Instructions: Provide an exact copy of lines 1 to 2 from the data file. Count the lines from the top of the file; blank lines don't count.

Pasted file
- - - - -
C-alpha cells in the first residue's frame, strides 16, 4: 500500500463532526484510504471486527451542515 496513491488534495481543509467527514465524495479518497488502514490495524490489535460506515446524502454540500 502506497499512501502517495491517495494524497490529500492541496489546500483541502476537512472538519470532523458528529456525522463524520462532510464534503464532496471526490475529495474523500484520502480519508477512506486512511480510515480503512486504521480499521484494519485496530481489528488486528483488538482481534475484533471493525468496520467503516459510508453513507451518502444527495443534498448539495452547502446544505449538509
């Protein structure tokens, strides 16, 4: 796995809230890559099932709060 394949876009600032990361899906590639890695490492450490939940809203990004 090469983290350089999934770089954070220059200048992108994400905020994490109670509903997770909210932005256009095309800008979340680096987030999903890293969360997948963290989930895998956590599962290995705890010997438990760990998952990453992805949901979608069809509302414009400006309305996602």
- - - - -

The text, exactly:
C-alpha cells in the first residue's frame, strides 16, 4: 500500500463532526484510504471486527451542515 496513491488534495481543509467527514465524495479518497488502514490495524490489535460506515446524502454540500 502506497499512501502517495491517495494524497490529500492541496489546500483541502476537512472538519470532523458528529456525522463524520462532510464534503464532496471526490475529495474523500484520502480519508477512506486512511480510515480503512486504521480499521484494519485496530481489528488486528483488538482481534475484533471493525468496520467503516459510508453513507451518502444527495443534498448539495452547502446544505449538509
């Protein structure tokens, strides 16, 4: 796995809230890559099932709060 394949876009600032990361899906590639890695490492450490939940809203990004 090469983290350089999934770089954070220059200048992108994400905020994490109670509903997770909210932005256009095309800008979340680096987030999903890293969360997948963290989930895998956590599962290995705890010997438990760990998952990453992805949901979608069809509302414009400006309305996602």